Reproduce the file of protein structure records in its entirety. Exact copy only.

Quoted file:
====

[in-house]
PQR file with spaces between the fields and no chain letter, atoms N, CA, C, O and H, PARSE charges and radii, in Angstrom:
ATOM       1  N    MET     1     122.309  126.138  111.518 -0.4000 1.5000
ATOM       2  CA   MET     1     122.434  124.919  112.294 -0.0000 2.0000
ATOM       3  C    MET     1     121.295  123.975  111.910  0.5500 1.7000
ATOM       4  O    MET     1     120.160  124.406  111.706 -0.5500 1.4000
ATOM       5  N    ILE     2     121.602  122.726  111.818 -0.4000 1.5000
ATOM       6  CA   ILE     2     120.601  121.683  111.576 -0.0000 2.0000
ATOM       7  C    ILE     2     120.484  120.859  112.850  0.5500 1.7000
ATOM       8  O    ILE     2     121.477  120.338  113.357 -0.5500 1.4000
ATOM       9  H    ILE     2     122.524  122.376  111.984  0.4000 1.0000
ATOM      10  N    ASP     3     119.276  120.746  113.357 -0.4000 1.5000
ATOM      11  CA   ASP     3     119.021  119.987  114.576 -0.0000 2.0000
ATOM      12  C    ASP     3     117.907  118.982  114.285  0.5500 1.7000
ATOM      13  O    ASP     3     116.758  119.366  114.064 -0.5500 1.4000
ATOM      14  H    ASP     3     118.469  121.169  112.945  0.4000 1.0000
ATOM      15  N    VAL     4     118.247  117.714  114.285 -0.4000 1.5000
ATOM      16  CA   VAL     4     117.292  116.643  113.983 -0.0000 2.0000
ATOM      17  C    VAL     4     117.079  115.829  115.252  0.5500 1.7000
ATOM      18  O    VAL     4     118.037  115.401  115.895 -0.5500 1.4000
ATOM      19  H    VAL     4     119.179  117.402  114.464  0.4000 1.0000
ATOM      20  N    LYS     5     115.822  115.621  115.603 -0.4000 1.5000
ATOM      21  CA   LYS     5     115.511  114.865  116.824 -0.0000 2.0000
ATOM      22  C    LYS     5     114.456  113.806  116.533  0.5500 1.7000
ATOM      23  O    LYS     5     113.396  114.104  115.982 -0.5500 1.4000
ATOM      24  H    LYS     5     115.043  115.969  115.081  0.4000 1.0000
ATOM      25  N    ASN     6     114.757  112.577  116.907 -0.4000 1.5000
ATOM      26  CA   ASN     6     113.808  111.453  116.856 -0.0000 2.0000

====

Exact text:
[in-house]
PQR file with spaces between the fields and no chain letter, atoms N, CA, C, O and H, PARSE charges and radii, in Angstrom:
ATOM       1  N    MET     1     122.309  126.138  111.518 -0.4000 1.5000
ATOM       2  CA   MET     1     122.434  124.919  112.294 -0.0000 2.0000
ATOM       3  C    MET     1     121.295  123.975  111.910  0.5500 1.7000
ATOM       4  O    MET     1     120.160  124.406  111.706 -0.5500 1.4000
ATOM       5  N    ILE     2     121.602  122.726  111.818 -0.4000 1.5000
ATOM       6  CA   ILE     2     120.601  121.683  111.576 -0.0000 2.0000
ATOM       7  C    ILE     2     120.484  120.859  112.850  0.5500 1.7000
ATOM       8  O    ILE     2     121.477  120.338  113.357 -0.5500 1.4000
ATOM       9  H    ILE     2     122.524  122.376  111.984  0.4000 1.0000
ATOM      10  N    ASP     3     119.276  120.746  113.357 -0.4000 1.5000
ATOM      11  CA   ASP     3     119.021  119.987  114.576 -0.0000 2.0000
ATOM      12  C    ASP     3     117.907  118.982  114.285  0.5500 1.7000
ATOM      13  O    ASP     3     116.758  119.366  114.064 -0.5500 1.4000
ATOM      14  H    ASP     3     118.469  121.169  112.945  0.4000 1.0000
ATOM      15  N    VAL     4     118.247  117.714  114.285 -0.4000 1.5000
ATOM      16  CA   VAL     4     117.292  116.643  113.983 -0.0000 2.0000
ATOM      17  C    VAL     4     117.079  115.829  115.252  0.5500 1.7000
ATOM      18  O    VAL     4     118.037  115.401  115.895 -0.5500 1.4000
ATOM      19  H    VAL     4     119.179  117.402  114.464  0.4000 1.0000
ATOM      20  N    LYS     5     115.822  115.621  115.603 -0.4000 1.5000
ATOM      21  CA   LYS     5     115.511  114.865  116.824 -0.0000 2.0000
ATOM      22  C    LYS     5     114.456  113.806  116.533  0.5500 1.7000
ATOM      23  O    LYS     5     113.396  114.104  115.982 -0.5500 1.4000
ATOM      24  H    LYS     5     115.043  115.969  115.081  0.4000 1.0000
ATOM      25  N    ASN     6     114.757  112.577  116.907 -0.4000 1.5000
ATOM      26  CA   ASN     6     113.808  111.453  116.856 -0.0000 2.0000